Wednesday, January 28, 2009

.: Kitchen sessions :.


5th day of holidays.


My parents are here, so mum roped me in her cooking spree. Coincidentally, my cousin MSNed me asking whether I'm going anywhere since I still have a long stretch of holidays. I said yes, and the destination is the kitchen.*Family are fairly used to my level of irony. coughs*

The leafy greens are i.e. Daun Kunyit [turmeric leaves], Daun Pisang [banana leaves], Daun Kari [curry leaves]. If these sound familiar to you, it's also used in Indian cookery. As I'm feeling cheeky today, I'll list out a few Malay herbs i.e. Daun Kesum, Daun Kaduk, Daun Mengkudu, Pucuk Ubi and I doubt anyone is still with me now. :) Truthfully, I don't think there are any English names for it. *Anyone can prove me wrong on this?* Otherwise, I am clearly unaware of it. Lastly, is the tempe [fermented soy beans], a synonymous ingredient in southern cooking.



  • Samosa filling wrapped in Popiah skin :: Did a few triangular samosas, then I became sluggish. Had a smashing good time pounding the coriander seeds to smithereens. ^^
  • Kuih Kaswi :: Steamed rice cakes mixed with palm sugar, normally eaten with slightly salted grated coconut. In the old days, mum used to use Chinese porcelain tea cups as moulds. I must have broken most of it as a kid, so we had to make do with the plastic ones.
  • Kuih Lopes :: Steamed glutinous rice, sprinkled with slightly salted grated coconut, drizzled with palm sugar. Thought that mum made bak chang. Never felt so cheated in my whole life.
  • Sweet Popiah :: Stuffed tahina [sesame seed paste] in the leftover Popiah [Spring rolls] skin. In Malacca, they're famous for their Ais Krim Goreng [fried ice-cream]. Wanted to imitate it by stuffing ice-cream, but I ended up consuming the ice-cream instead. *pathetic*
  • Pais Ikan :: Fish stuffed with paste, steamed in banana leaves. Besides steaming, another method is to grill it. *We had this for lunch today* :)
  • Poori :: My aunt made curry. Decided to make poori as we were tired of rice. Astonishingly, it turned out good for a first time. Aunt did the frying, I ate. *haha~!* Other than eating, I made the dough, kneaded and rolled it. :) First time I had Poori was in school. Enchanted on how efficient the Indian lady was doing it, I was resolved in having a go at it. She was all the more obliging to entertain me, although she only allowed me to make chapatis in fear I might scald myself when frying the pooris.
  • Caramel Custard :: A year had gone by yet I'm still not over this craze over the devilishly tantalizing caramel custard. We had ice-cream and fruit cocktail left behind, therefore I threw those in. *We had this after lunch today* :) Quite a hot day, so it was just what we needed. Would have made some tong sui, alas I succumbed to my cravings. :)
  • Pancakes :: I prefer to call it lempeng [Malay pancakes]. Made some cinnamon flavored ones, topped with ice-cream, butter and golden syrup.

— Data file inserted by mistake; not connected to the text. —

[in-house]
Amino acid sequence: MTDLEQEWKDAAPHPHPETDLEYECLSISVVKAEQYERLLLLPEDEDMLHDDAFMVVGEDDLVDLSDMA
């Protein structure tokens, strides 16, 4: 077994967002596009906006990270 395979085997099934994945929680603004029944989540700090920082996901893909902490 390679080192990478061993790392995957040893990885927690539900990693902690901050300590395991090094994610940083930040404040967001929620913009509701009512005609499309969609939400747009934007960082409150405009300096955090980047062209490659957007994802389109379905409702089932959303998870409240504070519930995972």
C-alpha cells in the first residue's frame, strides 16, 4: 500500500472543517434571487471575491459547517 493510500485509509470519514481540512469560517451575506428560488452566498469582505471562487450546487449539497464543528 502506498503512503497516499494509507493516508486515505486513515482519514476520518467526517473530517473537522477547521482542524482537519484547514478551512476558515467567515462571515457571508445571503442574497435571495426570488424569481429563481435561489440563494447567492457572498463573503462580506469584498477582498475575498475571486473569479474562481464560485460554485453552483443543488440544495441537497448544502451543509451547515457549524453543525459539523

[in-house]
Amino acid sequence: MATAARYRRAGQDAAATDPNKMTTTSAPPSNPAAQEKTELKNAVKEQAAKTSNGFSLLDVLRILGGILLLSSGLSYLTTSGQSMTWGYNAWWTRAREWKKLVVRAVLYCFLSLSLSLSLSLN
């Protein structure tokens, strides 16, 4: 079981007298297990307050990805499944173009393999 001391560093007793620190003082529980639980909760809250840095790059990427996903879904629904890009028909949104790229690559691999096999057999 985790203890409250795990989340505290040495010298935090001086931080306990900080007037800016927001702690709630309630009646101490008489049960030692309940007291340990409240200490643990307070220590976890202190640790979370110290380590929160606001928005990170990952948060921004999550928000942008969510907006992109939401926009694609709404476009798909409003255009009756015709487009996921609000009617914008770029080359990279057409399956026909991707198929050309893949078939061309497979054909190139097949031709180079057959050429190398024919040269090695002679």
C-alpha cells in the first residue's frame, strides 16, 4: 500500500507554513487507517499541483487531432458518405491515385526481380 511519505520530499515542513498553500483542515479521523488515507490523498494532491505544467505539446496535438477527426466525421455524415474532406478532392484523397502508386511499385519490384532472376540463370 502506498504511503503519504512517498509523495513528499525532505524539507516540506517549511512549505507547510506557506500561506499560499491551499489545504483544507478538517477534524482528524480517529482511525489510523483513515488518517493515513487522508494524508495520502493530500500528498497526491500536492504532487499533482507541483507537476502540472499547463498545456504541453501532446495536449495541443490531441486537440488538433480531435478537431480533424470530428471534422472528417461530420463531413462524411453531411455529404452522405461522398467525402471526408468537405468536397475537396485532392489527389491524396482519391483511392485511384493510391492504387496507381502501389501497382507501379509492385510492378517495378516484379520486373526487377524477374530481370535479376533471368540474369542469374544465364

For the time being, mum is having a blast teaching me food chemistry, having talks on recipes, even cooking methods. I suppose, this can be taken as an approach in strengthening our mother-daughter relationship. Moreover, aunt and sis have become the ultimate food critics. Who says cooking can't be nerve-racking?

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Once during lunch, we brought one of my brothers
*in some way, I think of him as more of a dad* to a Malay restaurant, complete with the traditional Malay settings to have a taste of authentic Malay food. *there were a couple of other foreigners in our group*

Brother :: So sister, can you cook this?
Me :: Yeah. Taste will differ a little, but yeah.
Brother :: So does that mean we can come to your house?

Now he's just being cute.
6.09pm Malaysian Time

10 comments:

miss ash said...

pais ikan tuh sama dengan otak-otak ke?

Hajar said...

Takda aih. Otak-otak is spiced fish paste. Pais Ikan is chili or spiced paste stuffed in the fish aka stuffed fish.

Boleh dikatakan same macam ikan sumbat. Ikan dibelah tak sampai habis, pastu disumbat dengan rencah. :)

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hajar

Irving said...

Very sweet :) And the food looks and sounds delicious :)

Ya Haqq!

KakChik said...

Wow, Hajar! You've made so many kuihs (ada ke?) and dishes! I know most of that dauns but not daun kaduk. And your pancakes sound delicious. Ummm...yummy. I've got to try it.

Ms.Unique said...

This is sooo tempting Hajar .... they look sooooooooo deliciousssssss .... ;)

Hajar said...

Mom's associate cooking and feeding people with the love overflowing from their hearts. She's trying to teach you in this art so that when your time comes you will also rise to the challenge (of feeding those you love).

hijabee said...

Looks so yummy!!!! & you've been tagged!!!

Hajar said...

Brother Irving :: Sweet of you to say that. Thanks. :)

KakChik :: Haha~ I think the correct term might be kuih-muih. Tapi bahasa dah dirojakkan, jadi samelah tu. :) Daun Kaduk is hardly used in cooking. As far as I know, it's used in Botok-Botok, a Javanese cuisine. By all means, do try it! Pancakes are quick fix-ups for breakfast @ tea, and can be accompanied with mostly anything that your heart desire. IMHO that is. ^^

Ms.Unique :: LoL~ Sorry for teasing you with the pictures sis. :)

Hajar :: You sound precisely like my mum. ^ At of now, the challenge is to feed myself. :P

Hijabee :: O-hey! Cool~ Ehh ... I'm off to do some more baking sessions. Will get to it later. ^

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hajar

Ms.Unique said...

U've been tagged hajar ... :)

Hajar said...

Masha'Allah, thanks sis. :)

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hajar